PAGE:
The Corrections official responsible for implementing its Hōkai Rangi strategy says more time is needed for the programme to work effectively.
A report by the Chief Ombudsman Peter Boshier into the country's only maximum security prison Paremoremo revealed that prisoners were being locked in cells for up to 23 hours a day, despite opening up new units for rehabilitation.
He also found two breaches of the United Nations Convention against Torture and Other Cruel, Inhuman or Degrading Treatment or Punishment.
That caught the ire of former prisoner and justice reform advocate Awatea Mita who says she was appalled at the findings.
Mita says Corrections had no credibility in being able to deliver the Hōkai Rangi strategy, which was meant to deliver better outcomes for Māori and their whānau.
Hōkai Rangi is a long-term strategy which aims to cut the number of Māori in prison from 52 percent down to 16 - to match the overall Māori population.
The five-year goal is to reduce the number by 10 percent.
However, Corrections deputy chief executive-Māori Topia Rameka told Morning Report there is 180 years of adjustment that has to take place with the implementation of Hōkai Rangi, which has been operational for a year now.
He says Corrections still needs to embed the philosophies of Hōkai Rangi into the department's structures if it is to reduce the number of Māori prisons.
"[Boshier's] report is a very operational report, a snapshot of one site of 18 sites across our network... I think time will tell how we are progressing on that journey."
Rameka says Corrections welcomed Boshier's report and that the department was working on implementing each of them.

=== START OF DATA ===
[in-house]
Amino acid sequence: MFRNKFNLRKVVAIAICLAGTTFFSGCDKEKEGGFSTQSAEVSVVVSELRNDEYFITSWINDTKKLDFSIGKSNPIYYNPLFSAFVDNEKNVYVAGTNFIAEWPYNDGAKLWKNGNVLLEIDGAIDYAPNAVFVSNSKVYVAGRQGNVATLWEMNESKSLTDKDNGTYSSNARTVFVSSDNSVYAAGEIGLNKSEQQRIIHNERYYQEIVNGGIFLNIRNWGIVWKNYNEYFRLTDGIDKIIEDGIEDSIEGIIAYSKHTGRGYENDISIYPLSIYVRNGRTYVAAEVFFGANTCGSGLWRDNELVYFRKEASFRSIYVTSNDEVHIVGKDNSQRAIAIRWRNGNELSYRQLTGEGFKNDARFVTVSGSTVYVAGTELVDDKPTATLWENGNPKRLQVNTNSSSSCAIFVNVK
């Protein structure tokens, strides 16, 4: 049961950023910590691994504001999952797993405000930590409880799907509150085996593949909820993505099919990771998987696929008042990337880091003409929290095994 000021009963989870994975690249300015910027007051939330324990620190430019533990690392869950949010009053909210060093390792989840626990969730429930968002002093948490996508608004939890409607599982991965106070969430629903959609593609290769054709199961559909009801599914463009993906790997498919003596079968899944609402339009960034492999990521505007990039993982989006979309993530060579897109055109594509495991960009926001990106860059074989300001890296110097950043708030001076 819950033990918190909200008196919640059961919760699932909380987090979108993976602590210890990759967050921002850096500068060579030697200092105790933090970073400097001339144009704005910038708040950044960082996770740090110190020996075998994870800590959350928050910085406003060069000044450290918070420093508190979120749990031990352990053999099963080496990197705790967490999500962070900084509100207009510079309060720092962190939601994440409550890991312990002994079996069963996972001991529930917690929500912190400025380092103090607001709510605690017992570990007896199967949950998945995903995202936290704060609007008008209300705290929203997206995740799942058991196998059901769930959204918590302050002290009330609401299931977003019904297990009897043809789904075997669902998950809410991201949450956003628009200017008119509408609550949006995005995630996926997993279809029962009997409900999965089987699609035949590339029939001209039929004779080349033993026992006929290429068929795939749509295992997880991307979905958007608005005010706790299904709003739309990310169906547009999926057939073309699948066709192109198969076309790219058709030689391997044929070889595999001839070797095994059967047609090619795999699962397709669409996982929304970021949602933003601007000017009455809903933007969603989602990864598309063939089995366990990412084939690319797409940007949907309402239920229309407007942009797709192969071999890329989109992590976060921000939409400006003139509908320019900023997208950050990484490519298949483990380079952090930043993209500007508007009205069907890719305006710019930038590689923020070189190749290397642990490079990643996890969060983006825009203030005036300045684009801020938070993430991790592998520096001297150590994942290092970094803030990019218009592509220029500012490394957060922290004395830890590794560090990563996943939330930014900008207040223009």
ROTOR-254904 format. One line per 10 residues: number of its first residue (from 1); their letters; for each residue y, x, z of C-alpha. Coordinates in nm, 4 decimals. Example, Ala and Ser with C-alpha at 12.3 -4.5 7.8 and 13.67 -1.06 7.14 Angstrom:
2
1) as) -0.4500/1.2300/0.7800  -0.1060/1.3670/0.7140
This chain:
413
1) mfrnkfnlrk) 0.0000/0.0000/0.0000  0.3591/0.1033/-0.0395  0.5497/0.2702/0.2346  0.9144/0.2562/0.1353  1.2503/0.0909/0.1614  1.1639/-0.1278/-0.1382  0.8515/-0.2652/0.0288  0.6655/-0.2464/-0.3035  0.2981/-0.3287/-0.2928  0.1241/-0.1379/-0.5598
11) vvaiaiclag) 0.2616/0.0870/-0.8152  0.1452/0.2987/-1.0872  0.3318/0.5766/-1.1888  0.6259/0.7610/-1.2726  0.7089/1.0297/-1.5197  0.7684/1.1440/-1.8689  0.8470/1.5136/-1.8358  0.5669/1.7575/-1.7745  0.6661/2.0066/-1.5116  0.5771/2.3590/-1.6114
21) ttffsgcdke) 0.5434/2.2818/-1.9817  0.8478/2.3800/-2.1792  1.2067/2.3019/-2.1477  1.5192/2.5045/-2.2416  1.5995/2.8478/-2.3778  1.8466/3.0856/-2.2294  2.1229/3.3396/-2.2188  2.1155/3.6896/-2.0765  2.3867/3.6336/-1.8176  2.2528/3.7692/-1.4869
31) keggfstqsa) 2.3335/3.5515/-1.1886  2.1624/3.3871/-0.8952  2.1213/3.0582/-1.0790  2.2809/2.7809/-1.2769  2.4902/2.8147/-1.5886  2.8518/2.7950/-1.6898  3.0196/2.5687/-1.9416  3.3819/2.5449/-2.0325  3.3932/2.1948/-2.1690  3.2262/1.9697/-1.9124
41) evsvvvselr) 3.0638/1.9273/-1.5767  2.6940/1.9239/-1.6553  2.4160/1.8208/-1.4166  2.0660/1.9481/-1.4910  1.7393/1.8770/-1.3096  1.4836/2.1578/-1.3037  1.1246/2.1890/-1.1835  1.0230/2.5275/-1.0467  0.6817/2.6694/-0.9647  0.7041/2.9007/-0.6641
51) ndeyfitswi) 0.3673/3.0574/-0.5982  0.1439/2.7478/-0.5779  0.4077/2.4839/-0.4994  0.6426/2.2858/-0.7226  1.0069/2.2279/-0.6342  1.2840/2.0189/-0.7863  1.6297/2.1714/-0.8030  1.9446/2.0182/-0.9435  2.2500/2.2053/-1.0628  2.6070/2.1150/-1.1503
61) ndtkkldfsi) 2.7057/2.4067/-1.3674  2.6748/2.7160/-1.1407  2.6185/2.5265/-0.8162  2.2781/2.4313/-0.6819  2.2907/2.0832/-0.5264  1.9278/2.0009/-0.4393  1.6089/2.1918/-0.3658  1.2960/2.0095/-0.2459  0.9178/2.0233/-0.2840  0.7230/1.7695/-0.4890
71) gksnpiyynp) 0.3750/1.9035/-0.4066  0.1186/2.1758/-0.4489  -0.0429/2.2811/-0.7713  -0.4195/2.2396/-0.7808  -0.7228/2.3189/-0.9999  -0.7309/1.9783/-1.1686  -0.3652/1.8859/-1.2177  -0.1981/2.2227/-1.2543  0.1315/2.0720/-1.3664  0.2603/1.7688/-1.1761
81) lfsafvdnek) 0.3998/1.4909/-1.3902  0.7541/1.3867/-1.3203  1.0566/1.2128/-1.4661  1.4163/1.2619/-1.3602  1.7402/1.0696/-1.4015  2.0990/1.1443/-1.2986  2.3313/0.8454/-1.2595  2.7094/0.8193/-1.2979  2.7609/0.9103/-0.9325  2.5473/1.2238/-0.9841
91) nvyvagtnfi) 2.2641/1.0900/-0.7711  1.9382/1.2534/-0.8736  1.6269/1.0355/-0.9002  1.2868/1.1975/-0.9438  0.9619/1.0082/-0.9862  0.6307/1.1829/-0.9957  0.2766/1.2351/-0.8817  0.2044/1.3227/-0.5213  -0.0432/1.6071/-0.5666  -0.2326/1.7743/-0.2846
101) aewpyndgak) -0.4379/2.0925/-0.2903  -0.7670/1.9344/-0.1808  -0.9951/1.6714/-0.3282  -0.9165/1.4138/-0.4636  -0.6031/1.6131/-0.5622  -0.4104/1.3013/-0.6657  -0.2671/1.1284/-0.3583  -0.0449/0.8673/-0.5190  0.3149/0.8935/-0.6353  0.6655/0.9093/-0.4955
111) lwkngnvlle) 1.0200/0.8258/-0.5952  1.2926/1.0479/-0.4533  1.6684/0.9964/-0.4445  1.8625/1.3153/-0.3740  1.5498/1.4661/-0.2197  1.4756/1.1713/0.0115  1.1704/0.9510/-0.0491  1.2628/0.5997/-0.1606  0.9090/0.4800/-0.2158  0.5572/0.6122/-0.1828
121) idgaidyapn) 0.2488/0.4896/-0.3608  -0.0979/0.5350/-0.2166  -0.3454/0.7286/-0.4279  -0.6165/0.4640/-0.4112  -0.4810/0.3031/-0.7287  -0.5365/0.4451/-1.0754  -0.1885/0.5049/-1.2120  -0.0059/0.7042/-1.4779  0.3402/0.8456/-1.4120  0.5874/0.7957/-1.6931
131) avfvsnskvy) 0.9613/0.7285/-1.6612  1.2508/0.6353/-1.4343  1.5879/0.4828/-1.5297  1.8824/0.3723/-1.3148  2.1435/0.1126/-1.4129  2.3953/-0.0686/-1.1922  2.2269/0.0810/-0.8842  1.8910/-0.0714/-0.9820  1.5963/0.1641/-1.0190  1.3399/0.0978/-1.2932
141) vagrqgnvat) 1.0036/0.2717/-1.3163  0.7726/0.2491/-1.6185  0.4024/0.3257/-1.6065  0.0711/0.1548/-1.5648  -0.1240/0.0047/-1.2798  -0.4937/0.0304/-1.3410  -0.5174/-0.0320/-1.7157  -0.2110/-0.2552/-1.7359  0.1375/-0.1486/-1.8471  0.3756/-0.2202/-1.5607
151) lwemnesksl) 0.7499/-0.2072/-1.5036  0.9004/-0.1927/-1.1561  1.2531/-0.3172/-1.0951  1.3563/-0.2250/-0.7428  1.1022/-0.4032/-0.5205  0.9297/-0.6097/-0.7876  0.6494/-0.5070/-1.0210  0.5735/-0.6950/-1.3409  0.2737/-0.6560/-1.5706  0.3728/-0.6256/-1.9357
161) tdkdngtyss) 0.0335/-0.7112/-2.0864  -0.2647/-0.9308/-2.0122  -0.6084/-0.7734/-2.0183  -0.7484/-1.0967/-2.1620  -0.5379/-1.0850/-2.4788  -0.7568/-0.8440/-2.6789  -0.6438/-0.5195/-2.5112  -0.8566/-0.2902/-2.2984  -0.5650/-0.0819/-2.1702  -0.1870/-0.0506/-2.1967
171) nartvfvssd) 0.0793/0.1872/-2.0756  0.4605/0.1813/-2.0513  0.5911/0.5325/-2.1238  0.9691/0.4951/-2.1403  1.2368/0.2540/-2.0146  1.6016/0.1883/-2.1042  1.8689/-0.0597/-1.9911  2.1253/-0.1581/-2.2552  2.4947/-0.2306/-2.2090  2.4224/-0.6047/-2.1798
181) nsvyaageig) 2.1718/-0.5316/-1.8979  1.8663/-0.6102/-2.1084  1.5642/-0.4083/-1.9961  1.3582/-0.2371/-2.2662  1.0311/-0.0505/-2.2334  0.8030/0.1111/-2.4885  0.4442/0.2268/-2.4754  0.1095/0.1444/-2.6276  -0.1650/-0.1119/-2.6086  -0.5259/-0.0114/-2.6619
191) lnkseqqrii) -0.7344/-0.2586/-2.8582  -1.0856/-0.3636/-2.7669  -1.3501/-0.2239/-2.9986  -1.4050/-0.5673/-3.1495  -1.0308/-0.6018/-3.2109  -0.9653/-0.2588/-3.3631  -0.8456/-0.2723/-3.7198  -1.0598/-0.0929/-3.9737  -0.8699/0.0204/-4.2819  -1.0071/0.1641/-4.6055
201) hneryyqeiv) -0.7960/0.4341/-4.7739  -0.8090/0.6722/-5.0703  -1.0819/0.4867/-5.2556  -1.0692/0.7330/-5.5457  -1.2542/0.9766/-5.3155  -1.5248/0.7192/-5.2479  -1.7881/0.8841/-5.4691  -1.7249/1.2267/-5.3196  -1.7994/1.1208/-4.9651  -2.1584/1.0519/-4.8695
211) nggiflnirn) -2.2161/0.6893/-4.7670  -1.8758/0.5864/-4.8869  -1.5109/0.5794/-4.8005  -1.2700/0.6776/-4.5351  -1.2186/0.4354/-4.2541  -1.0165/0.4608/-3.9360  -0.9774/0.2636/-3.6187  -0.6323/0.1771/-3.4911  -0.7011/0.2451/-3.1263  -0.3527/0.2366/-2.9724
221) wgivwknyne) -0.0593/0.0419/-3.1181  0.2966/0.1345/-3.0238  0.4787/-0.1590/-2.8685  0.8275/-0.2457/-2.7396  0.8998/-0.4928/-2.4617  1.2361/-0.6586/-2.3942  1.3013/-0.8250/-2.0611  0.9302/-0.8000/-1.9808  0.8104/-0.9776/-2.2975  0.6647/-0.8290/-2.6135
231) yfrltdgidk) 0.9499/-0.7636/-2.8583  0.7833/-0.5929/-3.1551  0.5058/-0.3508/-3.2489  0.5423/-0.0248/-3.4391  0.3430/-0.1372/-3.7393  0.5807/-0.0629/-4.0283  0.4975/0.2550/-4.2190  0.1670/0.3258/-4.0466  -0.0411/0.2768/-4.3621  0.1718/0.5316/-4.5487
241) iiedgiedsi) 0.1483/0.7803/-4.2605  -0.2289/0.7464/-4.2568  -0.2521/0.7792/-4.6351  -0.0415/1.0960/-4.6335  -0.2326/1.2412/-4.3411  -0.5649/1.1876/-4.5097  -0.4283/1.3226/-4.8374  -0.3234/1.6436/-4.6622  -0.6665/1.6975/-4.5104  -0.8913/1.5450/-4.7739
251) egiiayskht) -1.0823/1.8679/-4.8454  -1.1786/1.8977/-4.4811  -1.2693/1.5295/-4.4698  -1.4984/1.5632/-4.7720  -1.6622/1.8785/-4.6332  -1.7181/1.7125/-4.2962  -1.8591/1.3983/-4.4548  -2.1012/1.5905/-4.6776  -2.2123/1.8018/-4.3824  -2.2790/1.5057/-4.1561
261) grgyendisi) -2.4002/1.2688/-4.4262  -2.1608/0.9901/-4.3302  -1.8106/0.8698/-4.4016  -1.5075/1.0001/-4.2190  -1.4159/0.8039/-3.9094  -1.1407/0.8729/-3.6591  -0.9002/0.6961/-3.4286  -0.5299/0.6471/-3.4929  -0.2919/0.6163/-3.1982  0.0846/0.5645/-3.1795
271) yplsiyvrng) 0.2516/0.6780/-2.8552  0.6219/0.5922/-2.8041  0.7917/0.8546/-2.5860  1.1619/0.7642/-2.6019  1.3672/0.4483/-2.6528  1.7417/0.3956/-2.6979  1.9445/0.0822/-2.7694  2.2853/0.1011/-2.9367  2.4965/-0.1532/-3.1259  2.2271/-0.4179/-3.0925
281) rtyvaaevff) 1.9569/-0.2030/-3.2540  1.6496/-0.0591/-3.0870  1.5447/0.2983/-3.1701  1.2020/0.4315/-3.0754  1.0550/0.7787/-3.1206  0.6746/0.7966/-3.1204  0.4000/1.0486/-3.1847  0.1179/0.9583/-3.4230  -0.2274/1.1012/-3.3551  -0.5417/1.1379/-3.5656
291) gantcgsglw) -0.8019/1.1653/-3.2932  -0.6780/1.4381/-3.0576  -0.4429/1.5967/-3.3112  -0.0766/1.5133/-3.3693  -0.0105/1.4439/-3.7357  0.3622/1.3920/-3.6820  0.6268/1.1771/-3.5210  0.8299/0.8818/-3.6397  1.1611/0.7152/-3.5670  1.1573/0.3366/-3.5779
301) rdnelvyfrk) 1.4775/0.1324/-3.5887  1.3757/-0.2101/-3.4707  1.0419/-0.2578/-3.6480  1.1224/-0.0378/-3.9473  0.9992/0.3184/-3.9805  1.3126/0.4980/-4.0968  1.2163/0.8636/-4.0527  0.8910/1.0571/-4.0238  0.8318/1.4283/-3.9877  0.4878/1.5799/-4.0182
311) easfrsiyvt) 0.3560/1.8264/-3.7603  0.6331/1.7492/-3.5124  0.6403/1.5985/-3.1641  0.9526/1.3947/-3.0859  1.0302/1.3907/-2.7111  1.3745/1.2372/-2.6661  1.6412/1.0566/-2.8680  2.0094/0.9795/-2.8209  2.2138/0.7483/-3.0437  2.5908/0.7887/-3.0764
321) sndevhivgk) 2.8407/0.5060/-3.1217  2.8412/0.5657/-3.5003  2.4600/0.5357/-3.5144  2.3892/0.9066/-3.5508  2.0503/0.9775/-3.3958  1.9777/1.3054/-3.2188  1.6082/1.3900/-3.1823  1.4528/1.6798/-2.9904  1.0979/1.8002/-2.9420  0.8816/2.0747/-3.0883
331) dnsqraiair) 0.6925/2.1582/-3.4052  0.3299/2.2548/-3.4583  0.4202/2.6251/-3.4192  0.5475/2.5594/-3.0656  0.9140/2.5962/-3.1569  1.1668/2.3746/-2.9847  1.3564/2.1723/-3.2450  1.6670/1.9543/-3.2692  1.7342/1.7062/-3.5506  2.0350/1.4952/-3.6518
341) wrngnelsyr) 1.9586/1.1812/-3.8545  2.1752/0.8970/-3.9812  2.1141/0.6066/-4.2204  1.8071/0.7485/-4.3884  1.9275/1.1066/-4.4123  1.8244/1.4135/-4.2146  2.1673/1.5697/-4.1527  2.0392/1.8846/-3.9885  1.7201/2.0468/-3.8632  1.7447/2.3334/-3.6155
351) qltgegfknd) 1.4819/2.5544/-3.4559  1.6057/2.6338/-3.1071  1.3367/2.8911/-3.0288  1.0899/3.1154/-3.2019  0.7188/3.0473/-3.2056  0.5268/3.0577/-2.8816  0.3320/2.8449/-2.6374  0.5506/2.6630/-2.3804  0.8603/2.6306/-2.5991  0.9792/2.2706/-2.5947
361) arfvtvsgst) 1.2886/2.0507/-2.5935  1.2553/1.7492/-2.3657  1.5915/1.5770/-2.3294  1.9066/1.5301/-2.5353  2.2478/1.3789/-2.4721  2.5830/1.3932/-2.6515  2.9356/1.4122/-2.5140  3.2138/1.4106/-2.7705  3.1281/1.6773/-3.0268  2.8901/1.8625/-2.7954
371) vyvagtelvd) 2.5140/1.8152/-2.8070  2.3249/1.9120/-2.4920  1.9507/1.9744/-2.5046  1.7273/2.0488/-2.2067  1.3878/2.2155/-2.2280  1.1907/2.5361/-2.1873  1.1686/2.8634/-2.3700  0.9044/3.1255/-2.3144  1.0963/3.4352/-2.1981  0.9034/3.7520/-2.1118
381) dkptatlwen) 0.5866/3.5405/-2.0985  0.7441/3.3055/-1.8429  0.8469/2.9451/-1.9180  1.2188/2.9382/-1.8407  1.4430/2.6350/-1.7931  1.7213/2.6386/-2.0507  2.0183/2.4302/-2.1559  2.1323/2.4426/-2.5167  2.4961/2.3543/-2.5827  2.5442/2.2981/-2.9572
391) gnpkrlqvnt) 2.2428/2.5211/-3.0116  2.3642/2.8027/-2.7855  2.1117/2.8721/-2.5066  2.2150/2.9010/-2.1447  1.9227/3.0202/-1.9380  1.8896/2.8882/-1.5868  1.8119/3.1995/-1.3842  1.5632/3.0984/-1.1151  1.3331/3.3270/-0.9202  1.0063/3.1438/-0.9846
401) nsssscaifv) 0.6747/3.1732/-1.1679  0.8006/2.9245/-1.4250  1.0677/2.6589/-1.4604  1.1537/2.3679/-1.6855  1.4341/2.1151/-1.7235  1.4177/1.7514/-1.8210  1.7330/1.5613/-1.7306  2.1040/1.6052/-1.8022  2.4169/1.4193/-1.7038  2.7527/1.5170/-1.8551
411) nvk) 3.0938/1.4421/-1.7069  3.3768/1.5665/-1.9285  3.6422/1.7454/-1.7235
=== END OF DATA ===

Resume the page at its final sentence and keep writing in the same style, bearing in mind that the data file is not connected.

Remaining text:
He also disputed that nothing had been done to apply the changes to boost rehabilitation programmes.
"We provide significant rehabilitation programmes to many of the prisoners available at Auckland Prison, we provide high risk personality programmes.
"In fact I was at Northland Regional Corrections facility only two weeks ago where I met with two men who had recently come out of Auckland Prison, had gone through the rehabilitation programmes, were currently in self care units and had connected with their whānau."
Regarding Boshier's findings that some prisoners were being kept in their cells for up to 23 hours a day, Rameka says it is important to remember that Paremoremo is a maximum security prison and the safety of both the prisoners and staff is paramount.
"There are times when they themselves [prisoners] are at needs of extra care, and that might mean mental health care, health care, or other reasons which may prohibit them from advancing into some specific rehabilitation programmes.
"We try and address those needs as soon as we can so that they can get on the rehabilitation journey as soon as possible."